Tuesday, November 01, 2011

Inside a Story: The Eighteenth Century Market Fair at Locust Grove

Autumn playsThree Graces with a little girl
from The Kentucky History Club
"We're inside a story, Mama," Noah remarked, his hair outlined in copper and gold against a sun-warmed log-cabin wall. A good choice for a story, and an excellent choice for a day. Clearest sunshine, air cool in the lungs but not biting, Locust Grove's trees at full color.

All around us, a busy market. It was the smells that made it most real: sides of pork spitted and roasting, Carolina rice in a giant kettle, the charcoal from multiple braziers and the blacksmith's forge, the fires from the big kitchen and the woodworker's cabin, cheddar cheese, roasting pumpkins, apples, unfiltered cider, crushed grass, straw, horse dung, and sometimes the odd scent of slow match or black powder.

Then there were all the sights, and the people to talk with and the stories to fall into. And the music: from military bagpipes to penny whistles to the human voice.

Trying yoyos.
Not one of us wanted to leave, and we had been there nearly the entire day: three of us were four years old and three, Jenni, Laura, and myself, were adult, and all six were as blithe as blithe. I want to go back inside the story!

Our Day, Narrated by Christopher and Noah

The bread and cheese wagon arrives.

Miss Autumn joins in the country dance.
Playing the drum and fife for stray coins.

Excited to buy good bread and cheese. They came wrapped together
with a twist of paper.
Munching on the bread and cheese...a second lunch,
hee hee.

The country dance.
A Continental soldier.
A German woman on her way to her camp.
They said the horses were a little spooked today.
The Braunschweigers with their German Shepherd.
When the boys saw these girls race to explore the springhouse,
they raced there too.
The pair of girls try to explain that the door
lock beneath was unpickable :}
The boys find water at the springhouse. We think that you
could store milk pails here.
Noah looks at the water. Just feet from the springhouse,
the actual spring bubbled from the earth, guarded closelt by trees and underbrush .
Noah explains that he thinks that the stream goes under
the springhouse.
The boys watch the blacksmith make
a double hook to hang from a ridgepole,
as Christopher explained to me later.
Christopher says the blacksmith was pumping air
with his bellows into his forge.
Chukka-chukka-chukka, sings the spinning wheel.
Demonstrating drawing the yarn. The spinner then
explored how all yarn is twisted, using roving and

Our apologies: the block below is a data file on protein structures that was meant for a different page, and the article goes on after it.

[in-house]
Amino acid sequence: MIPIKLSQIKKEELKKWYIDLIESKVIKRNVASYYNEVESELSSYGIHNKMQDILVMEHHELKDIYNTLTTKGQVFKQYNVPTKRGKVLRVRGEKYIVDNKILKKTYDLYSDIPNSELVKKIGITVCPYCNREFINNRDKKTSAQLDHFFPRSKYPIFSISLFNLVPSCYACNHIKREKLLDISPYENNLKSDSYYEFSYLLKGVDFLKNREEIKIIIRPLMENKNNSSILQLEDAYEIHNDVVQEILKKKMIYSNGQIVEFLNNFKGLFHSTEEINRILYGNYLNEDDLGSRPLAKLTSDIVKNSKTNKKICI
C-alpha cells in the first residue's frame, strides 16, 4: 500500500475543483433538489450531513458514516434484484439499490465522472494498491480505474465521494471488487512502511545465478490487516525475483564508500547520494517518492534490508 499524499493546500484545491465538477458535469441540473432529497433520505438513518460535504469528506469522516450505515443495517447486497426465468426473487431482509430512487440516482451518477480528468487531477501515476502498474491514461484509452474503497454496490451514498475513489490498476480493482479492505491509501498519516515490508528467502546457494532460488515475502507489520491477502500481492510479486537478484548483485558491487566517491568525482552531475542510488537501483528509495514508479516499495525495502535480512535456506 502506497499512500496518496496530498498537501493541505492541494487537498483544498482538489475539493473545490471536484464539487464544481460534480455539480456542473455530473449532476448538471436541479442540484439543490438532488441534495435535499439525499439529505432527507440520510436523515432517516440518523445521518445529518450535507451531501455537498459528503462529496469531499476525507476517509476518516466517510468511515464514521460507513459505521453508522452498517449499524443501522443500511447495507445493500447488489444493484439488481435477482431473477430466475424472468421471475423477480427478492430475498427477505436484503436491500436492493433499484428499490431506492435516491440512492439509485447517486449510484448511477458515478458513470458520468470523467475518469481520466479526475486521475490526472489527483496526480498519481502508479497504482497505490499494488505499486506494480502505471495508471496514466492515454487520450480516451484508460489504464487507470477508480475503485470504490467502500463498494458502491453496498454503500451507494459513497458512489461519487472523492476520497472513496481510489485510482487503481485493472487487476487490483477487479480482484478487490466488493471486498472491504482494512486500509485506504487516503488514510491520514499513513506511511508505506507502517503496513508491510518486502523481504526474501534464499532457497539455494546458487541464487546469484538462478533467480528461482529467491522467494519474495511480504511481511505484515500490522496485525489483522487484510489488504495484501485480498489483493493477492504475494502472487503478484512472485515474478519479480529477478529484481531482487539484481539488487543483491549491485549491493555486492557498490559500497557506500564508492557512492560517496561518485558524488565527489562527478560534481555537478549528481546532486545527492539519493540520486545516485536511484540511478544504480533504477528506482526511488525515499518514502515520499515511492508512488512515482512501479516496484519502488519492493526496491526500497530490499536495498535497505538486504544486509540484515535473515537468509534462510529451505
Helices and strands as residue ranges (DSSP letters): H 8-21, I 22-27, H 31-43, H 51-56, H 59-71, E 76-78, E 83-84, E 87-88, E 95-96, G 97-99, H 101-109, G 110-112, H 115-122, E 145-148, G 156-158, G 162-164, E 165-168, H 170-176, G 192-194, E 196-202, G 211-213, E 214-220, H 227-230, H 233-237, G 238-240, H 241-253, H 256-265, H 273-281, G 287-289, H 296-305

willing pairs of children's hands.
The juggler on his ladder. Noah and Christopher
say that he had to take little steps with his ladder
forward and backward to keep fom falling over.
The soldiers were getting ready for a battle, says Christopher. And there I
am looking, says Noah, but I wasn't really fond of the soldiers.
In fact, we did not watch the battle...but when we thought it was
over, and came to peek, it was not over! Oops, away we went again.
Leading the way to the big kitchen, where a very large fire
burned in the enormous fireplace. The room was full of
vegetables, fruits, and cooks. Then the rat catcher arrived,
and said, "I heard there were some rats here in the kitchen."
But Christopher says, I think he thought the potatoes were rats.
[Sadly, I did not catch a shot of the kitchen.]
A view of the Continental camp. Christopher says he wishes
I had a picture of the candy shop. They bought maple sugar candy and
licorice but not gobstoppers, because they were too big.
Where our first lunch was cooked: we had Carolina rice cooked
in a giant kettle, mixed with roasted pork from a spit. There
were pumpkins roasting, but those treats were not for us, sigh.
Late afternoon cider.
Fun with Noah.
Exploring underneath the table.
More exploration, throughs cracks in the table.
The soldiers' retreat. Right now they are letting their prisoners
go, says Noah.
The very last scene...the day ends for us, while the soldiers and
their families get ready for an evening of feasting, singing, and company.
The day is over, says Christopher, and now it's time to go home and have dinner.


MrsC said...

How wonderful to see such a special day through two different generation's eyes!

ZipZip said...

Thank you! It has been so special that I can hardly contain myself. They each see different things and when we three put our thoughts together...it's entirely cool. This is one of the best parts of being a parent: sharing events.



Sarah said...

That looks like such a fun day! Is this in Kentucky? I just finished a book set in Kentucky during the war of 1812. Love this...thanks for sharing!


ZipZip said...

Dear Sarah,

You are most welcome. Yes, Locust grove is in Louisville, Kentucky. It's the former home of George Rogers Clark, and it's a very special place. Neat about your book. What's the title?

Very best,